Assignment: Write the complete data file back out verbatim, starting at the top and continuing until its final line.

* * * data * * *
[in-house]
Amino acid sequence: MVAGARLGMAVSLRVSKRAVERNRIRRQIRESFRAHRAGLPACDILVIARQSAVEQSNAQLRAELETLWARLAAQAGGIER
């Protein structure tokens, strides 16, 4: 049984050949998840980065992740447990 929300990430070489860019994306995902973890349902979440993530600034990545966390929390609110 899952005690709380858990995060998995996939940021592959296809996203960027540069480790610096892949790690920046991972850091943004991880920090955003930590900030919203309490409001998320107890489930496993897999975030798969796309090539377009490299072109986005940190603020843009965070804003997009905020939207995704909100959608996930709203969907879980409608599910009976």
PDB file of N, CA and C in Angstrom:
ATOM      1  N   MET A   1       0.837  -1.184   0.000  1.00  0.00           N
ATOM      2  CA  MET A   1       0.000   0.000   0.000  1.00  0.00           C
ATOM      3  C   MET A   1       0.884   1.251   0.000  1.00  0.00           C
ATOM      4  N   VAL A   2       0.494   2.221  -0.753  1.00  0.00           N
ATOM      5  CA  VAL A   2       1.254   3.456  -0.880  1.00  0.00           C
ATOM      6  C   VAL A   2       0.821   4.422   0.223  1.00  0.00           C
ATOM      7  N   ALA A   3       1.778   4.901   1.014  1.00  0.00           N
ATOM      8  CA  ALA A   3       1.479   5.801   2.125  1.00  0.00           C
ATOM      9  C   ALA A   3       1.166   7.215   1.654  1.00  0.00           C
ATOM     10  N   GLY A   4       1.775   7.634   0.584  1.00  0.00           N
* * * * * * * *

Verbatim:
[in-house]
Amino acid sequence: MVAGARLGMAVSLRVSKRAVERNRIRRQIRESFRAHRAGLPACDILVIARQSAVEQSNAQLRAELETLWARLAAQAGGIER
């Protein structure tokens, strides 16, 4: 049984050949998840980065992740447990 929300990430070489860019994306995902973890349902979440993530600034990545966390929390609110 899952005690709380858990995060998995996939940021592959296809996203960027540069480790610096892949790690920046991972850091943004991880920090955003930590900030919203309490409001998320107890489930496993897999975030798969796309090539377009490299072109986005940190603020843009965070804003997009905020939207995704909100959608996930709203969907879980409608599910009976």
PDB file of N, CA and C in Angstrom:
ATOM      1  N   MET A   1       0.837  -1.184   0.000  1.00  0.00           N
ATOM      2  CA  MET A   1       0.000   0.000   0.000  1.00  0.00           C
ATOM      3  C   MET A   1       0.884   1.251   0.000  1.00  0.00           C
ATOM      4  N   VAL A   2       0.494   2.221  -0.753  1.00  0.00           N
ATOM      5  CA  VAL A   2       1.254   3.456  -0.880  1.00  0.00           C
ATOM      6  C   VAL A   2       0.821   4.422   0.223  1.00  0.00           C
ATOM      7  N   ALA A   3       1.778   4.901   1.014  1.00  0.00           N
ATOM      8  CA  ALA A   3       1.479   5.801   2.125  1.00  0.00           C
ATOM      9  C   ALA A   3       1.166   7.215   1.654  1.00  0.00           C
ATOM     10  N   GLY A   4       1.775   7.634   0.584  1.00  0.00           N